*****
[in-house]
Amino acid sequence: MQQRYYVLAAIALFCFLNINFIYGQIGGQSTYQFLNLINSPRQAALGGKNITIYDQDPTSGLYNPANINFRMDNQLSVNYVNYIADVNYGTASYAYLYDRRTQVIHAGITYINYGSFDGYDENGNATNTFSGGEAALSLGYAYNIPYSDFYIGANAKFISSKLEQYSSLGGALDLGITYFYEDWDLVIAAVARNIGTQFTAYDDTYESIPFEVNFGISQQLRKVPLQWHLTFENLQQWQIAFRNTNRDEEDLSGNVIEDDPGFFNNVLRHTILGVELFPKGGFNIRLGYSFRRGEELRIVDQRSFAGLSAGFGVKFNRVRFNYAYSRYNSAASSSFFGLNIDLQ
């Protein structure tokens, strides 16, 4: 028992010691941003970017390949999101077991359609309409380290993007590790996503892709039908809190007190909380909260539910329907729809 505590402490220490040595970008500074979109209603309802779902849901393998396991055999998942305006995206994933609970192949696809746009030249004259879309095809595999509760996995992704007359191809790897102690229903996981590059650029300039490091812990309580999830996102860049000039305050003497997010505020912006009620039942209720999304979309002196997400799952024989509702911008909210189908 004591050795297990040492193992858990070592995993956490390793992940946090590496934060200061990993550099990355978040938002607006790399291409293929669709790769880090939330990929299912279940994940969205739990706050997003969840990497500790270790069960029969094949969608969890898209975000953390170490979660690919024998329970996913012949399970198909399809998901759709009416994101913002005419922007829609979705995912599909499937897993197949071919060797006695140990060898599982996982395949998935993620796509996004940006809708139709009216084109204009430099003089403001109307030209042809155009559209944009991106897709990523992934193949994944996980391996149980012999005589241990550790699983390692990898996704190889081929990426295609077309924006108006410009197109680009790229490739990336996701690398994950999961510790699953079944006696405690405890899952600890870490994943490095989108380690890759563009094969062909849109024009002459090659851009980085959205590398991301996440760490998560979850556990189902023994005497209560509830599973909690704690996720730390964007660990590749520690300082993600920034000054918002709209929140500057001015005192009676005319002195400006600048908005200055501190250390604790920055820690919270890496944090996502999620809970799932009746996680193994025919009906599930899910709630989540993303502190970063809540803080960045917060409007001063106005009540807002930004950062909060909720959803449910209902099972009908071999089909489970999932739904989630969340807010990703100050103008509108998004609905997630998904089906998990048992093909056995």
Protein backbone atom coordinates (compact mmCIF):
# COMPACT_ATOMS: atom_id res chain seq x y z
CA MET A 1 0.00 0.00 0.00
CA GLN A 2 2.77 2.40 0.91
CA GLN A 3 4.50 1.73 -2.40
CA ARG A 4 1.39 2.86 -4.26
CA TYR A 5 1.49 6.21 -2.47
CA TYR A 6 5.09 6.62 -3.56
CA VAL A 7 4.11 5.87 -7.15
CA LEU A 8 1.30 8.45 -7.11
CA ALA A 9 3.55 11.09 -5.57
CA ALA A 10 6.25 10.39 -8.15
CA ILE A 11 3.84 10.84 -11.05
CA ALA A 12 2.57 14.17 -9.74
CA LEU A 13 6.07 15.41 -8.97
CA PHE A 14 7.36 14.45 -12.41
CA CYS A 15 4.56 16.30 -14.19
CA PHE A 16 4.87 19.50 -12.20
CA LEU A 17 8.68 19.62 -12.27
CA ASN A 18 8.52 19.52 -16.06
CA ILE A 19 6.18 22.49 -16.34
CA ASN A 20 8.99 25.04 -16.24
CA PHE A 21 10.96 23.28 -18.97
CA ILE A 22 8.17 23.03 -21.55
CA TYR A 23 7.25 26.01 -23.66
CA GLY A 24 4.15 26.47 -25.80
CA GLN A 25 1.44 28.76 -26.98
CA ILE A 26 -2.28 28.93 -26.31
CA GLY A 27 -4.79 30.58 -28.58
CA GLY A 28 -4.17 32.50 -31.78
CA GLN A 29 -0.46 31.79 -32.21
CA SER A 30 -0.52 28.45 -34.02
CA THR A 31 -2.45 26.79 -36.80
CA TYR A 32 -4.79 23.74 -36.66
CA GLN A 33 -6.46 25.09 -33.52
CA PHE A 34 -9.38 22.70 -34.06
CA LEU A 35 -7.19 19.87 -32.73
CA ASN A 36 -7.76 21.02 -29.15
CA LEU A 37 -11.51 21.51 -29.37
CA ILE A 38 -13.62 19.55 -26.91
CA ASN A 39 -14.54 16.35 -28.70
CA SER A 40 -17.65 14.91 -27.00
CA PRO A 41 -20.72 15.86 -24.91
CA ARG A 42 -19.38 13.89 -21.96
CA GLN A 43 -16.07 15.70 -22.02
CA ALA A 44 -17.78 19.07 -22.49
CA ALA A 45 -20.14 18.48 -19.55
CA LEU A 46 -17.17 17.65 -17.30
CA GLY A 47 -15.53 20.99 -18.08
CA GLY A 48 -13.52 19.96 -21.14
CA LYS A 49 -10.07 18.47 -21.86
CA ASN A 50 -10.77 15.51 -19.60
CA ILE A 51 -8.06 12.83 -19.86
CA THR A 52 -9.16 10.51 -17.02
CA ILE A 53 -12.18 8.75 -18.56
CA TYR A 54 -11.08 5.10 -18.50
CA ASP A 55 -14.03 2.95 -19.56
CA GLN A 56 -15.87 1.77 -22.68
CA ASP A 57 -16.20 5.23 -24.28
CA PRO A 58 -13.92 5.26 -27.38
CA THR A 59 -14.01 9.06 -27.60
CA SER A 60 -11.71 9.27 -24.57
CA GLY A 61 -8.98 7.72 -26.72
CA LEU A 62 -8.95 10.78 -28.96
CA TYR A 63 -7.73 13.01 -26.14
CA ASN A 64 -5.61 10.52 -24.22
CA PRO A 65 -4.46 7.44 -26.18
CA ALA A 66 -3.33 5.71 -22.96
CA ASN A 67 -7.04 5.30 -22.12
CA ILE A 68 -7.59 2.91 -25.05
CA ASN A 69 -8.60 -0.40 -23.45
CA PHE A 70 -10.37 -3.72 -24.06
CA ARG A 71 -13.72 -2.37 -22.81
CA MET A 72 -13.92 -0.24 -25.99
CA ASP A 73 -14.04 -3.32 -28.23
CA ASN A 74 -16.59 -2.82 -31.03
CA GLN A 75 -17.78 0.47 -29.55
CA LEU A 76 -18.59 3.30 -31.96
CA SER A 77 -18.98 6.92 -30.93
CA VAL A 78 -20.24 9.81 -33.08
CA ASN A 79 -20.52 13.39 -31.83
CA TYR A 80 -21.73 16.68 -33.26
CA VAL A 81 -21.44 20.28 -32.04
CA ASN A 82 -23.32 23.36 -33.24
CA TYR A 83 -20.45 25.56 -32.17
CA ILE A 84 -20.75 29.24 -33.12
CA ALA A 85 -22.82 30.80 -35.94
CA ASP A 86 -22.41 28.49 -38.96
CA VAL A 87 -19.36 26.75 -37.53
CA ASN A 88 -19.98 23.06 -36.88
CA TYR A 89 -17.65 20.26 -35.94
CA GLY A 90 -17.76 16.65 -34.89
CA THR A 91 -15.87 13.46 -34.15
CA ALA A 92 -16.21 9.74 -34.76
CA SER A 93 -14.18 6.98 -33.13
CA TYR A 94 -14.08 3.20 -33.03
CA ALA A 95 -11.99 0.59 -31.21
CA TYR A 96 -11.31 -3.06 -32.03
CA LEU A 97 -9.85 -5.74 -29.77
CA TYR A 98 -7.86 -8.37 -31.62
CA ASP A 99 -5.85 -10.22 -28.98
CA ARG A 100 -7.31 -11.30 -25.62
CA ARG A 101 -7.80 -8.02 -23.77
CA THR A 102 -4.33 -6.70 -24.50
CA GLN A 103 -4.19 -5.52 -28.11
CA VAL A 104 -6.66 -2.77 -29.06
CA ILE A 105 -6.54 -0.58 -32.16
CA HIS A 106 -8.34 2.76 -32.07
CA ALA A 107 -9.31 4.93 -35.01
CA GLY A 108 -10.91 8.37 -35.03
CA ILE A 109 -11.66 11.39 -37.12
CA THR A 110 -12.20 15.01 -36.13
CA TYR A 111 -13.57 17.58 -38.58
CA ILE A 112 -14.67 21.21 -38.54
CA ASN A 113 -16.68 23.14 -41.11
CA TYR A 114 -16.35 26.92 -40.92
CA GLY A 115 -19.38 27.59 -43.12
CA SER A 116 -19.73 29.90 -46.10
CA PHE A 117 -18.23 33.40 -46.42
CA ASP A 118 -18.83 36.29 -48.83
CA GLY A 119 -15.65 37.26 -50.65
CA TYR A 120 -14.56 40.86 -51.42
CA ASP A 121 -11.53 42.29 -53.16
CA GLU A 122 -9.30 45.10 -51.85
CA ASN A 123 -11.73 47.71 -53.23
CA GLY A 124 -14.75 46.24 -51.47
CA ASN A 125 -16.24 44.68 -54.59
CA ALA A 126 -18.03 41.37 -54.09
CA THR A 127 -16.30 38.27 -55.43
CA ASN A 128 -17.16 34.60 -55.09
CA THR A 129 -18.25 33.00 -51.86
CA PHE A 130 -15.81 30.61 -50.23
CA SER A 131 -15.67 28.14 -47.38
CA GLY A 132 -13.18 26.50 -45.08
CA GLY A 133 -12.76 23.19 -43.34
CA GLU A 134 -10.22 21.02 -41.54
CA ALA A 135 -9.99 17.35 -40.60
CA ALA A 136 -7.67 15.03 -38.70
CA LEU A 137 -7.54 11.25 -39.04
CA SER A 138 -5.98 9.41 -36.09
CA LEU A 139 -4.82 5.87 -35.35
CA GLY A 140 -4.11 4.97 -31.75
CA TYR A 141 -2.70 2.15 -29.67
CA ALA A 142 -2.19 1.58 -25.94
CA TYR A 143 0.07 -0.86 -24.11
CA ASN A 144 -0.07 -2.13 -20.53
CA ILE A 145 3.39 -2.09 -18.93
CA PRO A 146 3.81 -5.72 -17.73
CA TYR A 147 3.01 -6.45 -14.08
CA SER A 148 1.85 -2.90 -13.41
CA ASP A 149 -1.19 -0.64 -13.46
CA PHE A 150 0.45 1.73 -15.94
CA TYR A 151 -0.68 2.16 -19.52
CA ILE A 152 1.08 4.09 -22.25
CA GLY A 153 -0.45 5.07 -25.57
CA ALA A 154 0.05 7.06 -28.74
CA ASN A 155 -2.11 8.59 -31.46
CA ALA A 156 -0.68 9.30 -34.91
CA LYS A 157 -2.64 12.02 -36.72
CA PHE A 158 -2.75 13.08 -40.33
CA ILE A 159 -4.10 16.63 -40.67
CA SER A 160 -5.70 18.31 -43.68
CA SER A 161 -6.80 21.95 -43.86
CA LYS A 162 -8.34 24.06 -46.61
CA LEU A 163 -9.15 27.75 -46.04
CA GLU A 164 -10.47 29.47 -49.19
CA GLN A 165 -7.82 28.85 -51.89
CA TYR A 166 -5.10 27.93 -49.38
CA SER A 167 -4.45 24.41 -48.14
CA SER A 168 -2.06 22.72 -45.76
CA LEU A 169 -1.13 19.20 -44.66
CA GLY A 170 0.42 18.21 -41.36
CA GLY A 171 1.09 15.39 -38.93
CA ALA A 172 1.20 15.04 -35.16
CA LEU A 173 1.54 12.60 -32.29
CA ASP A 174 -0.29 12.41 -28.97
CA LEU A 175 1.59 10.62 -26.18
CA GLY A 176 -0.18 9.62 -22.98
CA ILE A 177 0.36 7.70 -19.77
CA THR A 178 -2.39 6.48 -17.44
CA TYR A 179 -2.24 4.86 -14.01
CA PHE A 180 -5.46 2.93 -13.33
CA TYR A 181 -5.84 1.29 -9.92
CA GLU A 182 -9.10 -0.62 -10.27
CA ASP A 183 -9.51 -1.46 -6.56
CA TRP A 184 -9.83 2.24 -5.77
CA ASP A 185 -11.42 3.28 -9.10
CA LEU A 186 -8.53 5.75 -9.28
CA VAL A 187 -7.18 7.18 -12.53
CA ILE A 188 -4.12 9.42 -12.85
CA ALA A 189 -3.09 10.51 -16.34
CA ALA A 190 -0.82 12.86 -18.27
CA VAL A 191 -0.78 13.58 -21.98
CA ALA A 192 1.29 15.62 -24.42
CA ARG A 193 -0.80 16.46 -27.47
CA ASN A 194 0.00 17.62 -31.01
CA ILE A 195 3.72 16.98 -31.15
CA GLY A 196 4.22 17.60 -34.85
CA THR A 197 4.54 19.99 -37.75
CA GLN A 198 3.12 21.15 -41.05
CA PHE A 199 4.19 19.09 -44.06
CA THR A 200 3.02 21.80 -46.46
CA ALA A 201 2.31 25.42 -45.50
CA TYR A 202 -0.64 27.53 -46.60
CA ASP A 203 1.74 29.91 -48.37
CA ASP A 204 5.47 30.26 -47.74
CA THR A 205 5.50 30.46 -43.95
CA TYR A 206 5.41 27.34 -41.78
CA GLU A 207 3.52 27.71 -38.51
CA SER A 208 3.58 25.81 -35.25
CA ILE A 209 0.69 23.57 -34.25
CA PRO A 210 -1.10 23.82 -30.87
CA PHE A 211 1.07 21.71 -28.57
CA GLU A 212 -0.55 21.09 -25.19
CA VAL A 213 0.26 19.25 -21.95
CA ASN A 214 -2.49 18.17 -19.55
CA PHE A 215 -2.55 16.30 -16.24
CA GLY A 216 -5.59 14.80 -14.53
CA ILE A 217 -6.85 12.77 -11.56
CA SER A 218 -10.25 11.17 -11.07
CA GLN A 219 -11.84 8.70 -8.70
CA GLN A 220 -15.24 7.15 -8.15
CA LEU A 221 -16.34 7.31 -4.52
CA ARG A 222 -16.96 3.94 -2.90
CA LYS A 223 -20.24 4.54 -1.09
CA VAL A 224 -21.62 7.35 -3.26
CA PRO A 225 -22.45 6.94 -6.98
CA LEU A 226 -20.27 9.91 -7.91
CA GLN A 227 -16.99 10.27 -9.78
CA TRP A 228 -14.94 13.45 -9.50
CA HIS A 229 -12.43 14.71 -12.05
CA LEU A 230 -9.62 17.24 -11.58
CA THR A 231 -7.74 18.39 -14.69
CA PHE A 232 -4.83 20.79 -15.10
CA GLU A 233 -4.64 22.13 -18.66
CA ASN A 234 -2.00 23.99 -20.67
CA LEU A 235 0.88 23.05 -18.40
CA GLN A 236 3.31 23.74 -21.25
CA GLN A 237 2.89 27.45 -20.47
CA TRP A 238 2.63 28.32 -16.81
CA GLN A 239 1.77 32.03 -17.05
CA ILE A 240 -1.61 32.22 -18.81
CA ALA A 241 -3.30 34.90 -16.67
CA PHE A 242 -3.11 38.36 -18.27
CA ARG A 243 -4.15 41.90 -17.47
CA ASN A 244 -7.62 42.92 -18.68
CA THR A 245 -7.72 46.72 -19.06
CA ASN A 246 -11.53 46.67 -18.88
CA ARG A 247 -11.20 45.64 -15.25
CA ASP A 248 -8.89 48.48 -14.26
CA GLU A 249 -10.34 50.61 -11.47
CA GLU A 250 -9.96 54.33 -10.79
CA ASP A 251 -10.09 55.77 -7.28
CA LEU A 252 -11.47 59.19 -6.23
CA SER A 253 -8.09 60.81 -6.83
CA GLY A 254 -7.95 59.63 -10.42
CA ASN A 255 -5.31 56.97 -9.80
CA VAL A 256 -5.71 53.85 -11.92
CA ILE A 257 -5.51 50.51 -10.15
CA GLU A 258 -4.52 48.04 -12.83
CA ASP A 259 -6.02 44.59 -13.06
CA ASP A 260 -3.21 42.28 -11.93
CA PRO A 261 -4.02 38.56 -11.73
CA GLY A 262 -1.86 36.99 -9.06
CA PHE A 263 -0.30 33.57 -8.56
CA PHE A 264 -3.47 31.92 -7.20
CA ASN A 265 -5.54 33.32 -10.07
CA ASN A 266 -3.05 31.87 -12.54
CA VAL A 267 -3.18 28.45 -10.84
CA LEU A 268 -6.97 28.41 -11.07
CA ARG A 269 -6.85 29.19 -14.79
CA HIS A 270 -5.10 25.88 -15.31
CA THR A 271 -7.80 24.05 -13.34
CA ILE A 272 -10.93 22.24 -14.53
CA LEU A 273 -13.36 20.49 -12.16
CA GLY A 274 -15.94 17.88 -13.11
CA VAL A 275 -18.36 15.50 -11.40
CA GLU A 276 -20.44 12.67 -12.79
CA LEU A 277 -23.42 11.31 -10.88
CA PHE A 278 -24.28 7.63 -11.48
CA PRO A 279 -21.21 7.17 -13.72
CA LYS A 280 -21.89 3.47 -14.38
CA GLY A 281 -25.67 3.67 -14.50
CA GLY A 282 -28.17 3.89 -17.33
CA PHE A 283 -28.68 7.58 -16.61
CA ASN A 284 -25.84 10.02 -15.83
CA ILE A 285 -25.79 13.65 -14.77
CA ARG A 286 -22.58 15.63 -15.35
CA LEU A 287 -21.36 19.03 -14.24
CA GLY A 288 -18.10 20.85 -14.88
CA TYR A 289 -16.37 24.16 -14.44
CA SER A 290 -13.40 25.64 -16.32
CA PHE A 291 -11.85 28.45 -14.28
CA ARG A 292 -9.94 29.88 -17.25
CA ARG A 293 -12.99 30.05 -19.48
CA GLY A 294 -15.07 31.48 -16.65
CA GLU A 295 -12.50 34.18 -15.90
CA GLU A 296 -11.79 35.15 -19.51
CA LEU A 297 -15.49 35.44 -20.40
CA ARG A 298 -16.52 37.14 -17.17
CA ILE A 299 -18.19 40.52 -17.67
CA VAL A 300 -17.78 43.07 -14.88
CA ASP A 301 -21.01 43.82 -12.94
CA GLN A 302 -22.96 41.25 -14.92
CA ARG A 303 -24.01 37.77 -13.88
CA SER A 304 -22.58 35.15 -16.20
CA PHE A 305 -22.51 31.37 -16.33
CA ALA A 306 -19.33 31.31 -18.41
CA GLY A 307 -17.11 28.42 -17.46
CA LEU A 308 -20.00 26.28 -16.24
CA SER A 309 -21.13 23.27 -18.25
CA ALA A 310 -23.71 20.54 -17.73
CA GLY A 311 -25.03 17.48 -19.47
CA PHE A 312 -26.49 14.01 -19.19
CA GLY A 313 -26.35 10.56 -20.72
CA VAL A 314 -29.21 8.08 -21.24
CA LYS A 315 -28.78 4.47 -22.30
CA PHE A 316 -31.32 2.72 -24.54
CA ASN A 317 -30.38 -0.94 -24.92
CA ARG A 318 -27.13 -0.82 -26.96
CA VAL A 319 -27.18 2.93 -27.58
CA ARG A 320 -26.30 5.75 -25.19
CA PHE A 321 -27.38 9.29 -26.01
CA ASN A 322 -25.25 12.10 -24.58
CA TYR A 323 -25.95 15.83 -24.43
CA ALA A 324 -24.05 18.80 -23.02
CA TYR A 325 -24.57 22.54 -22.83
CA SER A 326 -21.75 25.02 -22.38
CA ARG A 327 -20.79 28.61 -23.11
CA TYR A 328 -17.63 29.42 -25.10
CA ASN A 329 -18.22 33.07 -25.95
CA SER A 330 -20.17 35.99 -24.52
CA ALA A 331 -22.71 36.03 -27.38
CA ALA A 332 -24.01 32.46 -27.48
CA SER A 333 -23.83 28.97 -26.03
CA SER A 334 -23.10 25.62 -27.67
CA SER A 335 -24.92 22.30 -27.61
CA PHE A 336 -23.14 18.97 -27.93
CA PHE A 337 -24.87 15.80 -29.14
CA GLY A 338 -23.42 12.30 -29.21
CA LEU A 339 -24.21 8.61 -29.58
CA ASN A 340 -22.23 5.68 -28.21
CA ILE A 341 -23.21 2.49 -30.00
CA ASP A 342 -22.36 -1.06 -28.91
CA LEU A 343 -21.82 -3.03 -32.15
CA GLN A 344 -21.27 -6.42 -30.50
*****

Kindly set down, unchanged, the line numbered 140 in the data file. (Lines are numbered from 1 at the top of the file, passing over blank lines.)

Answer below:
CA ALA A 135 -9.99 17.35 -40.60